When you find yourself in the hospital, it’s wise to understand the fundamental rights that protect you. Hospital employees have a duty to ensure your safety, respect, and dignity throughout your healthcare journey. Learn more about your basic rights as a hospital patient so you know what to expect and can advocate for yourself if you experience a negative outcome.
As a hospital patient, you have the right to receive all the information you need about your medical condition, proposed treatment, potential risks and benefits, and possible alternatives. This information enables you to make informed decisions about your healthcare.
Your healthcare team should provide this information in clear and understandable language. Dismissive or otherwise poor communication is a sign of a terrible hospital and a low-quality staff.
Privacy and Confidentiality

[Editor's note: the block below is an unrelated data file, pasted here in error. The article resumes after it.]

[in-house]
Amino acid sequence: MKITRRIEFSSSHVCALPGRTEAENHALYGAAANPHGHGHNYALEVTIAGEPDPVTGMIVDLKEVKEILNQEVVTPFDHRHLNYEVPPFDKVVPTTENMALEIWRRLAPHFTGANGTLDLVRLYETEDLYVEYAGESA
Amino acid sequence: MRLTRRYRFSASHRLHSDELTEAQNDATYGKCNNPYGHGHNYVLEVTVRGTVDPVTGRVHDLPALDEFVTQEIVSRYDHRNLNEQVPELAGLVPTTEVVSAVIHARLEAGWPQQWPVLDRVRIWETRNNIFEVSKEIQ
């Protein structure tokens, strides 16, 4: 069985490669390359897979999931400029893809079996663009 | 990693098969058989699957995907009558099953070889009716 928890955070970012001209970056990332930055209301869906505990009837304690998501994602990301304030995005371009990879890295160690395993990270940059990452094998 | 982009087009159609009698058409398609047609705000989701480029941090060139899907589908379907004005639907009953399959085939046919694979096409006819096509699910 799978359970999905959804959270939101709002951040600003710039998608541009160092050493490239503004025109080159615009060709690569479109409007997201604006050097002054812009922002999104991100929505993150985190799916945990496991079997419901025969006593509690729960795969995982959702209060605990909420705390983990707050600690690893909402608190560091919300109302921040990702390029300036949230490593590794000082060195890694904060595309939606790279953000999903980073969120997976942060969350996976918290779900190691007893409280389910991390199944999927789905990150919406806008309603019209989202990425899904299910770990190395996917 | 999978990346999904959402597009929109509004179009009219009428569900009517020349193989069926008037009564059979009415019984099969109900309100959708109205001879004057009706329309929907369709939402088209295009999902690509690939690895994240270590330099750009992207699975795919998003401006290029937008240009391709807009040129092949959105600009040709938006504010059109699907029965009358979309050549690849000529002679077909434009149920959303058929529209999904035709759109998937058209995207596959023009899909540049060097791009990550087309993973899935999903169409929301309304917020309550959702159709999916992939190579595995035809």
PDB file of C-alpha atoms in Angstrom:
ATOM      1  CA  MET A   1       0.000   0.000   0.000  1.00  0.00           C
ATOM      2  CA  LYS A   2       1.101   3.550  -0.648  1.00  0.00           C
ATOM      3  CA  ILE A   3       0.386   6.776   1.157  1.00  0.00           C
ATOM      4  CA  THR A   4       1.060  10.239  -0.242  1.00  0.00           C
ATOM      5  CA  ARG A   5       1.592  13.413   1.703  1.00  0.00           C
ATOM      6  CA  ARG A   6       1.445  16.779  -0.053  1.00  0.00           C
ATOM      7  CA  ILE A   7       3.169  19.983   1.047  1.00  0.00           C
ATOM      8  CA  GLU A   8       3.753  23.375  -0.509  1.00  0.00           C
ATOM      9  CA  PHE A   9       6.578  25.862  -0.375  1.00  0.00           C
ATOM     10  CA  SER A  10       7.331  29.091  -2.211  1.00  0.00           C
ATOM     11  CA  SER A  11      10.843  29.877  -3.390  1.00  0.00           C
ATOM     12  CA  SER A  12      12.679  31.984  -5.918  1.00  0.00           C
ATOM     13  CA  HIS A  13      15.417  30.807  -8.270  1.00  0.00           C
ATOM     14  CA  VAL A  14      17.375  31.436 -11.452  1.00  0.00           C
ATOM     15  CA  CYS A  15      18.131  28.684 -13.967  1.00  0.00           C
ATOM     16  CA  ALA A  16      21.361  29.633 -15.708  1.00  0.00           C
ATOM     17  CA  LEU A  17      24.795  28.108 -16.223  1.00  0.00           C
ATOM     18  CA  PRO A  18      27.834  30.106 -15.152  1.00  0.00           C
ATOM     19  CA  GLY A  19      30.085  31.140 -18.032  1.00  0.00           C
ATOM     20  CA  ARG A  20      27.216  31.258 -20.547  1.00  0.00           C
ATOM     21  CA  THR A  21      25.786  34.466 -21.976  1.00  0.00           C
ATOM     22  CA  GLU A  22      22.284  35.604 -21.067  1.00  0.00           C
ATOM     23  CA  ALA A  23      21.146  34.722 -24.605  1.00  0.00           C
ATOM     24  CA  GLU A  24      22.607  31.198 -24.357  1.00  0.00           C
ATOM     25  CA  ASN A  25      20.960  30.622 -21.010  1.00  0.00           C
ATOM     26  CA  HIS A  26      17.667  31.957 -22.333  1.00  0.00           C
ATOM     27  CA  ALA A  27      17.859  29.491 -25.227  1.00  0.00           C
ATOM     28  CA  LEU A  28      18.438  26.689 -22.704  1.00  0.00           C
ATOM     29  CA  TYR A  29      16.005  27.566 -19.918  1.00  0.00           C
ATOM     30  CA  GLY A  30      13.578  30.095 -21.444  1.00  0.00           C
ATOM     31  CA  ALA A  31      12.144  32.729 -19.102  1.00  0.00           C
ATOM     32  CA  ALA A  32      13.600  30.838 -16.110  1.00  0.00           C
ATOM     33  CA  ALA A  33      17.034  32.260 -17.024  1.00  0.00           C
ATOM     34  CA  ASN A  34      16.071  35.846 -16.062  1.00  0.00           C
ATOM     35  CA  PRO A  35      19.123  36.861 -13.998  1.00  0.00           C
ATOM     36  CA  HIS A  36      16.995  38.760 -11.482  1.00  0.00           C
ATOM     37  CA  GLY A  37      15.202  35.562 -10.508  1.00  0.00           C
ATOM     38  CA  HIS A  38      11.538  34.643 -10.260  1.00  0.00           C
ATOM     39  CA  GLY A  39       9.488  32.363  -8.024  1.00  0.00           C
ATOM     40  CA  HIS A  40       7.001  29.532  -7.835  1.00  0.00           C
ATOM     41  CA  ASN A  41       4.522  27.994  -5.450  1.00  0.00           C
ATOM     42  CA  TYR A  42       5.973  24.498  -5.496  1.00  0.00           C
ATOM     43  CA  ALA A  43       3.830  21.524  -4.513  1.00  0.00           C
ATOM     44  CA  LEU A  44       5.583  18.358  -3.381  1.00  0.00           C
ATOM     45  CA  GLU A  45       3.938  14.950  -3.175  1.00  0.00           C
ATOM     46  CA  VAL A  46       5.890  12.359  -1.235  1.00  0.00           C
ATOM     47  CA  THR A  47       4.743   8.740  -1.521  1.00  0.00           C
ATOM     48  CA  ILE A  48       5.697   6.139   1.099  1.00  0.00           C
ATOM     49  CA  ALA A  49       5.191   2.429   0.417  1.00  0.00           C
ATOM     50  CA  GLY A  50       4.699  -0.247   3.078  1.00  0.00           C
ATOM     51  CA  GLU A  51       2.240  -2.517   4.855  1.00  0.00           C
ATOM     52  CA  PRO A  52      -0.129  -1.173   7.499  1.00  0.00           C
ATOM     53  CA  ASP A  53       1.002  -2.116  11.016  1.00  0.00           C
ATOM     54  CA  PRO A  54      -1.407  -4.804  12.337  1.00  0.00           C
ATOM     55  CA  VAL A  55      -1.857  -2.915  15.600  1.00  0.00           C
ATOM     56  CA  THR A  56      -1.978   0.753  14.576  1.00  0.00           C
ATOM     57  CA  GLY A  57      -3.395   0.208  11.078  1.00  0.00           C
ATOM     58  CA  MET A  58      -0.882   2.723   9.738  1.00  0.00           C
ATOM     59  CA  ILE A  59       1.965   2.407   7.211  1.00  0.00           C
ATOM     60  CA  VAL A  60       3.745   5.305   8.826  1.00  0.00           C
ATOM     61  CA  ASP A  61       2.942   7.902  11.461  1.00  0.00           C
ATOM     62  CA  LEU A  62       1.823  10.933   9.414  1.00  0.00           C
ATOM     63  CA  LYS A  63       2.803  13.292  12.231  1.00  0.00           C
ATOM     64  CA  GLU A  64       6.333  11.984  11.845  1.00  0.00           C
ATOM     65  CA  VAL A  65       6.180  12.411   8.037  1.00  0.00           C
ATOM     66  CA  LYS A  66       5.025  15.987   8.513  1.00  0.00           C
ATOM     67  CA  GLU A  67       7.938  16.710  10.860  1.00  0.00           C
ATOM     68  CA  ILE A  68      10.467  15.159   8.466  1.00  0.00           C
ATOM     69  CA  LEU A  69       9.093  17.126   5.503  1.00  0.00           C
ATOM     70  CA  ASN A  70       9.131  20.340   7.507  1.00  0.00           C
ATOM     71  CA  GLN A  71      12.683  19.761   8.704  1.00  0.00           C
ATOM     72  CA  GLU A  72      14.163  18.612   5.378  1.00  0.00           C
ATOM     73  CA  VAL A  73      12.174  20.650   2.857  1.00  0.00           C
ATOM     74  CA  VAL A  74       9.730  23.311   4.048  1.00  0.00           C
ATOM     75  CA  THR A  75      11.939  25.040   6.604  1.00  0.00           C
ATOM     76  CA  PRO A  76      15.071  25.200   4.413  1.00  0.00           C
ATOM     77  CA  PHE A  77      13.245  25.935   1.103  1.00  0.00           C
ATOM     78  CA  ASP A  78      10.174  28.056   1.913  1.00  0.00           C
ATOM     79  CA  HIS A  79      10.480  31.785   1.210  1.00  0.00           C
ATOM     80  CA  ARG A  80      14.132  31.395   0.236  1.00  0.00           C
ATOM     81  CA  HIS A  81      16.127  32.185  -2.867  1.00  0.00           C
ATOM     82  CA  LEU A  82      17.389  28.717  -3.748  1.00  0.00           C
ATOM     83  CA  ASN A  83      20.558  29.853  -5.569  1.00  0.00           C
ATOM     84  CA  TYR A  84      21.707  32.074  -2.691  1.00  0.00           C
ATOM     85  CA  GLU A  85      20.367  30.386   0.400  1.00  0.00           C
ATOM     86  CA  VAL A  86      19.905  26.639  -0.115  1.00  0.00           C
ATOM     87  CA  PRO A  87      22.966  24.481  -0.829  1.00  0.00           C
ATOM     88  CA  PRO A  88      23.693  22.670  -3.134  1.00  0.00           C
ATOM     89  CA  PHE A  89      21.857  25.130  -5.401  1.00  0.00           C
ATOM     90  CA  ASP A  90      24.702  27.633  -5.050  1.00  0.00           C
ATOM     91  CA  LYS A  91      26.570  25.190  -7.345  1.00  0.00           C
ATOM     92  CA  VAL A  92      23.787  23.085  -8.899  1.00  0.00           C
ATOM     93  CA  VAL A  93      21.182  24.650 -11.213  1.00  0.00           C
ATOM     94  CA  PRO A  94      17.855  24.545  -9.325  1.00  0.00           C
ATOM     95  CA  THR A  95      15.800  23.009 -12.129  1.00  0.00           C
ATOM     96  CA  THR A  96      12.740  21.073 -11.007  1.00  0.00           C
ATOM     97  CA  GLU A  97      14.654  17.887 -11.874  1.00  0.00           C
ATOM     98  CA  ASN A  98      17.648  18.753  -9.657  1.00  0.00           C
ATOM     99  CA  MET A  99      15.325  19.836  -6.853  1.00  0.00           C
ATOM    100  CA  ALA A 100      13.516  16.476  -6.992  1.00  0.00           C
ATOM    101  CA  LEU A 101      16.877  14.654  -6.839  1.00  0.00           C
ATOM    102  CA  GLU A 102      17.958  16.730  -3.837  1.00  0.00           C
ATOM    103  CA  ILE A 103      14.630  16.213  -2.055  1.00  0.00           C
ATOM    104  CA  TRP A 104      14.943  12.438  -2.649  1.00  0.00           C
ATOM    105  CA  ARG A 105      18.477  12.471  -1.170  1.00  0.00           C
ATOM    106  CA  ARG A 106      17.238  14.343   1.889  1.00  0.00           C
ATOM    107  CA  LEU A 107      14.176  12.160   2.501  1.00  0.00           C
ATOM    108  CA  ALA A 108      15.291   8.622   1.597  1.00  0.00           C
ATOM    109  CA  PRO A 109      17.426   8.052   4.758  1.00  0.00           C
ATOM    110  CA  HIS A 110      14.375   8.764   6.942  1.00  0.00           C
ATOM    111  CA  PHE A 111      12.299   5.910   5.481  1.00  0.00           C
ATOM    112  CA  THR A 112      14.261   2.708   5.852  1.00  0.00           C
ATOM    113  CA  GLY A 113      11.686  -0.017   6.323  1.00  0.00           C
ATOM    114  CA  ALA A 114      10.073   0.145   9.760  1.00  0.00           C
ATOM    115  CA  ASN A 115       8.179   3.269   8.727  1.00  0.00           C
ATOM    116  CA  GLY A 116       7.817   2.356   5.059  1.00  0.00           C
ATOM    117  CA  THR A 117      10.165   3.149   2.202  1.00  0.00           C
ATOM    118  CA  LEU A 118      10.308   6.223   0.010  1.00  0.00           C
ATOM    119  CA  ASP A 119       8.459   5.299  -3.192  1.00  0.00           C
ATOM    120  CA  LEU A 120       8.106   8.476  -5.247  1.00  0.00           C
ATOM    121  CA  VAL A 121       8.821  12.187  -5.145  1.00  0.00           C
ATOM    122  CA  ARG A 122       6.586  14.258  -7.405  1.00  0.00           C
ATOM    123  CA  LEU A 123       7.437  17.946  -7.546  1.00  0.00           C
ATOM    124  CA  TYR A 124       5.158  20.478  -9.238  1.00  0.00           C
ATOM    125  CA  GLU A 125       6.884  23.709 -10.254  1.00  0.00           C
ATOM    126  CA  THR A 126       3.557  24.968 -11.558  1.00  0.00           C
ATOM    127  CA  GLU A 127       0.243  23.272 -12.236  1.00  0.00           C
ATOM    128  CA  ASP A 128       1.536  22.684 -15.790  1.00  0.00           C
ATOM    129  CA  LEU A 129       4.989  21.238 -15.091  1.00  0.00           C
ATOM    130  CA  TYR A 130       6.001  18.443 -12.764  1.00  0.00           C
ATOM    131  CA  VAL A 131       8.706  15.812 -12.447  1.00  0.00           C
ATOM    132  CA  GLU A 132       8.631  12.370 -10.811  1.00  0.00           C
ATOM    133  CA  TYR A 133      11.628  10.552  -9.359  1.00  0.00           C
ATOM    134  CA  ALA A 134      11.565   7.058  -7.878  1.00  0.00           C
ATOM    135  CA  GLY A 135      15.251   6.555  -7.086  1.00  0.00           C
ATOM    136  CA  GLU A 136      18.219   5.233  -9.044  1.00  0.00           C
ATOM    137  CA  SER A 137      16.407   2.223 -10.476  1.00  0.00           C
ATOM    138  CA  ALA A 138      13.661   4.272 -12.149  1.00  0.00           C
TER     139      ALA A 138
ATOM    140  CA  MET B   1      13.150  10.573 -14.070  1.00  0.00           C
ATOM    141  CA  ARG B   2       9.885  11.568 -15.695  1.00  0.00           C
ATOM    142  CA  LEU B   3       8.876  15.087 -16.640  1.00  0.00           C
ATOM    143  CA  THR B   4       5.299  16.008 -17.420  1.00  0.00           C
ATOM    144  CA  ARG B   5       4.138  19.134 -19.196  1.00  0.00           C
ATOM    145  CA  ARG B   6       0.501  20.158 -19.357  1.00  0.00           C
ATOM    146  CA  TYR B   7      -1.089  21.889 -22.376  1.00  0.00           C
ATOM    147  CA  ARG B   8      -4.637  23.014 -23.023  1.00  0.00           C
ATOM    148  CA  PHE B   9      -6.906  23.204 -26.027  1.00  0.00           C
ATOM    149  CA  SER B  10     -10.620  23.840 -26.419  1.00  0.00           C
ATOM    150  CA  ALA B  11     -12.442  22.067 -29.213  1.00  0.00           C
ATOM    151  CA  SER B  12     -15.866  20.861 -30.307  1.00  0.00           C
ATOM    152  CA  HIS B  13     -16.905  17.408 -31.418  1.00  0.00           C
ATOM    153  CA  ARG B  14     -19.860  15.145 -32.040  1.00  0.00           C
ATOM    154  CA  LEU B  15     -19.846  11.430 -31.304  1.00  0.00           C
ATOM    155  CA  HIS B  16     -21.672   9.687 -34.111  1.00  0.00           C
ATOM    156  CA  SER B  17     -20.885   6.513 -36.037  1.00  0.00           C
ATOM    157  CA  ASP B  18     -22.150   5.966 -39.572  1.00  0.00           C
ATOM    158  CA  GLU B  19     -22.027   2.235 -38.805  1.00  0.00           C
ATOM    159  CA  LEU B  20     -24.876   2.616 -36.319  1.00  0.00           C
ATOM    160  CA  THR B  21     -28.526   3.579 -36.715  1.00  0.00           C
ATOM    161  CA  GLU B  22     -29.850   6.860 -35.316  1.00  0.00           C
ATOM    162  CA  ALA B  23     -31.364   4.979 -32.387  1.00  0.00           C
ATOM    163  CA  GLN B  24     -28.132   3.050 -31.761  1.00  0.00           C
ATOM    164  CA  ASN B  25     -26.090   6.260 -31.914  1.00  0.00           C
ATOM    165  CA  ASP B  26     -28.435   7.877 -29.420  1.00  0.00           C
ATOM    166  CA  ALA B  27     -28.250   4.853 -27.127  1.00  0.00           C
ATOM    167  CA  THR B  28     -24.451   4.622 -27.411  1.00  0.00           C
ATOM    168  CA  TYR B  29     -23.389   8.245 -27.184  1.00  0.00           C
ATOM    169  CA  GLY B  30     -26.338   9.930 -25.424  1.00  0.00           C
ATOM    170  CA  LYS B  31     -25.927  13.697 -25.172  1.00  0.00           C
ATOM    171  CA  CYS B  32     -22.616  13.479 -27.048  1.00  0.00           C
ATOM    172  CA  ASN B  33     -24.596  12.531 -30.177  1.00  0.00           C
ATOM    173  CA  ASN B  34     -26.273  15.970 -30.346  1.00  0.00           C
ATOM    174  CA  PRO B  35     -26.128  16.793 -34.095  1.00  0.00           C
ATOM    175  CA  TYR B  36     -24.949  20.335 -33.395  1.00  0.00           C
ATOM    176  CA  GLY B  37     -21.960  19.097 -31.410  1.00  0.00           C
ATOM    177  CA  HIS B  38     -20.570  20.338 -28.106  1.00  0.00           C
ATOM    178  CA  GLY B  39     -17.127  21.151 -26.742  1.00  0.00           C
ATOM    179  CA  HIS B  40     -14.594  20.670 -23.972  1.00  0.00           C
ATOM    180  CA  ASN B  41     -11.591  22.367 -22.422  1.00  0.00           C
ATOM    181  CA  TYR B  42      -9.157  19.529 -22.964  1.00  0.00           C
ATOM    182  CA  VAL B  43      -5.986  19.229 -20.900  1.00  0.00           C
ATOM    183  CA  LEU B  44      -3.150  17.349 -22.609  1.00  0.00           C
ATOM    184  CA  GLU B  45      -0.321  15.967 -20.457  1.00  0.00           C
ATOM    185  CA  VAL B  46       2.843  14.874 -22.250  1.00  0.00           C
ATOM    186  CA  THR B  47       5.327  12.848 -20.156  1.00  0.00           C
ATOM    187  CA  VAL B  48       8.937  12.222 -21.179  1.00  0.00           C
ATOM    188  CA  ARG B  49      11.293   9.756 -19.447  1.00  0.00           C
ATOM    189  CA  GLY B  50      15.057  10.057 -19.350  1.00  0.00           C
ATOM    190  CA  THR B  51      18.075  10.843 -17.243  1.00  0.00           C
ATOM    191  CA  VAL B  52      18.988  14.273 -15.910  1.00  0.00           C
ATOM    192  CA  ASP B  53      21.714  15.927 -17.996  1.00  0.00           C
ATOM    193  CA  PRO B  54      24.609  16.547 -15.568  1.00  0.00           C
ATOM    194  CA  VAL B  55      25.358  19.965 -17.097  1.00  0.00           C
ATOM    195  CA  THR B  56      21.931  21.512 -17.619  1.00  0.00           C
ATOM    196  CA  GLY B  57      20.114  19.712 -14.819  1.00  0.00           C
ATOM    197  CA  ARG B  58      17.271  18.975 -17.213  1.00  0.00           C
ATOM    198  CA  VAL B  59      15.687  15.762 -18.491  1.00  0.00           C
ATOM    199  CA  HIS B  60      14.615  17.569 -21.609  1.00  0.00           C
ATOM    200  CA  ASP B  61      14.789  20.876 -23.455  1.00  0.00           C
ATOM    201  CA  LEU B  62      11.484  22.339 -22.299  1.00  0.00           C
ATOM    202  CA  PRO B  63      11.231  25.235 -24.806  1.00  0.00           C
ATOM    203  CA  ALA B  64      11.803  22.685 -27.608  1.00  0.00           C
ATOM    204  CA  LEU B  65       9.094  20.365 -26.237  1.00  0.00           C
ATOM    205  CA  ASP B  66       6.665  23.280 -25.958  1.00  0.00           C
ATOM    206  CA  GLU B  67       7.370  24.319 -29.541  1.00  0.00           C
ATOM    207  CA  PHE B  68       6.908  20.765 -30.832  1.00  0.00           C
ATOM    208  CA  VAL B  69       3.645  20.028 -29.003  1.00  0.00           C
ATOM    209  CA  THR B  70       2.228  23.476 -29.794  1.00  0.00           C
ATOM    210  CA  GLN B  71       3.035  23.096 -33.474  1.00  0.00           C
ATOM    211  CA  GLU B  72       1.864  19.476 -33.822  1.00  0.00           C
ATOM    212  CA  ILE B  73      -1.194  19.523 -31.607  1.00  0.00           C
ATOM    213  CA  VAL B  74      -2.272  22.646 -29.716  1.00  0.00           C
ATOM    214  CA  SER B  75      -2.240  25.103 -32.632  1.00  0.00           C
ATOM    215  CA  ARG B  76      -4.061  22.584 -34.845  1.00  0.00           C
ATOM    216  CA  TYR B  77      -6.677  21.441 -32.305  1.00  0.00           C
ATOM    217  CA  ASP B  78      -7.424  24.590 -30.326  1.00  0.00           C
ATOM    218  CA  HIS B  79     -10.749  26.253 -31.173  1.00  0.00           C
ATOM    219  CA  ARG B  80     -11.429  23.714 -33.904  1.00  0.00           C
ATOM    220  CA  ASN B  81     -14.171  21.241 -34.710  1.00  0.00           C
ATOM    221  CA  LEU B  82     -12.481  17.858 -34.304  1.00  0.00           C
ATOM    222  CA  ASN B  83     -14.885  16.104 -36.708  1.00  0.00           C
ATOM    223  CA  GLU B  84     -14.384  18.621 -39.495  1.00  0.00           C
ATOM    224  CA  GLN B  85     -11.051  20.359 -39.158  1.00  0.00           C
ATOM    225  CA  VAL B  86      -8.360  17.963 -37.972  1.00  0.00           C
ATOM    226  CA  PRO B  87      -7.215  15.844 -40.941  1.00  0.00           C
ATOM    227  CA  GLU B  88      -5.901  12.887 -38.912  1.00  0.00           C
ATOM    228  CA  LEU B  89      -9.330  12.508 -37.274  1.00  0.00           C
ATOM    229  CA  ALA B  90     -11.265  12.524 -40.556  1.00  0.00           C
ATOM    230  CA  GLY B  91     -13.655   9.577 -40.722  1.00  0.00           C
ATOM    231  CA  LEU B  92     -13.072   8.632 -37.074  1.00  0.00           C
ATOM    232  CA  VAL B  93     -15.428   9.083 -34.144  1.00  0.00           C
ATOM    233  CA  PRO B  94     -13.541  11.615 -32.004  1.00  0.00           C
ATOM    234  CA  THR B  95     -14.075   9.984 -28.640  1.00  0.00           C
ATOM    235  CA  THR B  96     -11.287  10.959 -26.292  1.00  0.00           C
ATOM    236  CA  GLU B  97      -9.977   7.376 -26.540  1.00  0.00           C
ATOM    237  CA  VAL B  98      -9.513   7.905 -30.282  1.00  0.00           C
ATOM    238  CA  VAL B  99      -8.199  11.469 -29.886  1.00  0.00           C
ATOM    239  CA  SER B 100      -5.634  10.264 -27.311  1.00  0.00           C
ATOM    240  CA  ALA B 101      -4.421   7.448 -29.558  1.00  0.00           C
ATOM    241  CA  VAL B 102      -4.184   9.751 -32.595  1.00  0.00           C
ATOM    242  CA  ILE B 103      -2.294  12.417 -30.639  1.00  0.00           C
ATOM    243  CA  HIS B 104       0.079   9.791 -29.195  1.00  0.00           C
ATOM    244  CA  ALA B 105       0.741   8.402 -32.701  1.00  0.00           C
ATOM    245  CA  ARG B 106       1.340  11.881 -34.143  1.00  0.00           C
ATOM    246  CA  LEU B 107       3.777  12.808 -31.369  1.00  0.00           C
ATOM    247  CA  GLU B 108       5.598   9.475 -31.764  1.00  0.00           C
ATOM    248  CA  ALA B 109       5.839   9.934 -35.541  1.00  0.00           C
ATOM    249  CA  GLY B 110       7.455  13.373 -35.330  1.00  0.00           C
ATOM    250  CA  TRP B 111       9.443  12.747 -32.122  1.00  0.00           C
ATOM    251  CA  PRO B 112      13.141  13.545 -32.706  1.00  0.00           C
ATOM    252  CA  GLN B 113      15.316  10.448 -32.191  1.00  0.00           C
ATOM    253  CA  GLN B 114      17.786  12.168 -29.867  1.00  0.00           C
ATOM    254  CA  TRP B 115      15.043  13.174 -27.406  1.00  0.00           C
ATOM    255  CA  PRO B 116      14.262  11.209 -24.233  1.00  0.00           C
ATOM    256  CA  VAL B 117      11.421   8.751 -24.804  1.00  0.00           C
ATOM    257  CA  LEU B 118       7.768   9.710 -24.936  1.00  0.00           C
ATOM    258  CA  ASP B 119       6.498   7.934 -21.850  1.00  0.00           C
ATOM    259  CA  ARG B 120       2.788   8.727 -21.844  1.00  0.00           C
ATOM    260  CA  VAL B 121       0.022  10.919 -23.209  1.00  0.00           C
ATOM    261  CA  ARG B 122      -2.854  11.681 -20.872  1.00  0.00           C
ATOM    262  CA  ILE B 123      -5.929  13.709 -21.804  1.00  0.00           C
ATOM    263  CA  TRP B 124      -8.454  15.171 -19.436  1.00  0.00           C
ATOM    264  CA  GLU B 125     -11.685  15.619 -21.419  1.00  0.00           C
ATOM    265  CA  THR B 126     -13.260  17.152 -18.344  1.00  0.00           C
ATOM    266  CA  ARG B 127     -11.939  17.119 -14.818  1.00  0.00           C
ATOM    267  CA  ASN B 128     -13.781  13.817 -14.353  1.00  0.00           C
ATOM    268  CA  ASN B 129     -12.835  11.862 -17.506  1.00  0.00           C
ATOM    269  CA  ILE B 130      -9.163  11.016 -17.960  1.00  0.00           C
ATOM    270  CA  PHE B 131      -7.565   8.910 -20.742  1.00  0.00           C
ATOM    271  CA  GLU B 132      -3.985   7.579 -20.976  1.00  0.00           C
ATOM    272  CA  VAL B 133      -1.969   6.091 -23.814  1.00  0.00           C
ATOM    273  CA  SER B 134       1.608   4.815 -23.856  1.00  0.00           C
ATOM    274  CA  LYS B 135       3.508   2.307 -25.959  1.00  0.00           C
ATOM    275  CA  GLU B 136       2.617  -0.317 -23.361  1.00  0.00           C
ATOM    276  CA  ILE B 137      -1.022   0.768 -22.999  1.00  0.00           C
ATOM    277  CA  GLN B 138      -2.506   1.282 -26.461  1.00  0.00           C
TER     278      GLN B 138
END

Every patient in a hospital deserves their privacy. All discussions, consultations, examinations, and treatments should be conducted privately and confidentially.
In addition, your healthcare team should not disclose personal health information to anyone without your explicit consent, except in cases where it is legally required.
Respect and Dignity
You have the right to be treated well in the hospital, no matter what. All hospital staff should treat you with courtesy and respect, without discrimination based on your race, religion, sex, disability, or source of payment. All patients should also have their cultural, spiritual, and personal values respected.
When you check into the hospital, your healthcare team should provide you with appropriate and professional care according to current standards. Legally, they have a duty to provide you with the best care possible and treat you like any reasonable doctor would. This includes access to medical treatment regardless of your financial status, the severity of your condition, or whether or not you have health insurance.
As you check into the hospital for treatment, take a moment to understand the basic rights you have as a hospital patient. You are entitled to adequate and respectful treatment, regardless of your condition or your financial status. When you are familiar with the way you deserve to be treated, you can stand up for yourself in the face of potential injustice.